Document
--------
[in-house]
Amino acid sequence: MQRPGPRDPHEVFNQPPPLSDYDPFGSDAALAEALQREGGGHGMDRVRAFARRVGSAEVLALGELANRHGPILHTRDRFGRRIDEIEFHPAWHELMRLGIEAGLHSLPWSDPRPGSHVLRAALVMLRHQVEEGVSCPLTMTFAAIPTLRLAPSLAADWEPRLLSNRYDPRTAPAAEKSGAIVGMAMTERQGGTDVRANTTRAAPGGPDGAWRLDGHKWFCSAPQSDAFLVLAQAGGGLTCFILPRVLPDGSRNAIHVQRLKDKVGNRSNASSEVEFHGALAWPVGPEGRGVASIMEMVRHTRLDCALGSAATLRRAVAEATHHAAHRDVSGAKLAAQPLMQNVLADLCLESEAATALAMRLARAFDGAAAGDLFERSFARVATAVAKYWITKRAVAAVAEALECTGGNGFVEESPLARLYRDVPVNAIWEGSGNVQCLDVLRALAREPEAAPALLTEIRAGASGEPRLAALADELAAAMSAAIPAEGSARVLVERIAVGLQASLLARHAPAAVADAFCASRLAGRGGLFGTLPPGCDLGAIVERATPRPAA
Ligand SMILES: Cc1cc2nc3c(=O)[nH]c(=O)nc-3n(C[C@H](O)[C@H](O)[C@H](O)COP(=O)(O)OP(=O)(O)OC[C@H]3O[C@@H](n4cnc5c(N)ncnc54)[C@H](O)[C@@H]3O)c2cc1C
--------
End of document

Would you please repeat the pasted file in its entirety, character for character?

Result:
[in-house]
Amino acid sequence: MQRPGPRDPHEVFNQPPPLSDYDPFGSDAALAEALQREGGGHGMDRVRAFARRVGSAEVLALGELANRHGPILHTRDRFGRRIDEIEFHPAWHELMRLGIEAGLHSLPWSDPRPGSHVLRAALVMLRHQVEEGVSCPLTMTFAAIPTLRLAPSLAADWEPRLLSNRYDPRTAPAAEKSGAIVGMAMTERQGGTDVRANTTRAAPGGPDGAWRLDGHKWFCSAPQSDAFLVLAQAGGGLTCFILPRVLPDGSRNAIHVQRLKDKVGNRSNASSEVEFHGALAWPVGPEGRGVASIMEMVRHTRLDCALGSAATLRRAVAEATHHAAHRDVSGAKLAAQPLMQNVLADLCLESEAATALAMRLARAFDGAAAGDLFERSFARVATAVAKYWITKRAVAAVAEALECTGGNGFVEESPLARLYRDVPVNAIWEGSGNVQCLDVLRALAREPEAAPALLTEIRAGASGEPRLAALADELAAAMSAAIPAEGSARVLVERIAVGLQASLLARHAPAAVADAFCASRLAGRGGLFGTLPPGCDLGAIVERATPRPAA
Ligand SMILES: Cc1cc2nc3c(=O)[nH]c(=O)nc-3n(C[C@H](O)[C@H](O)[C@H](O)COP(=O)(O)OP(=O)(O)OC[C@H]3O[C@@H](n4cnc5c(N)ncnc54)[C@H](O)[C@@H]3O)c2cc1C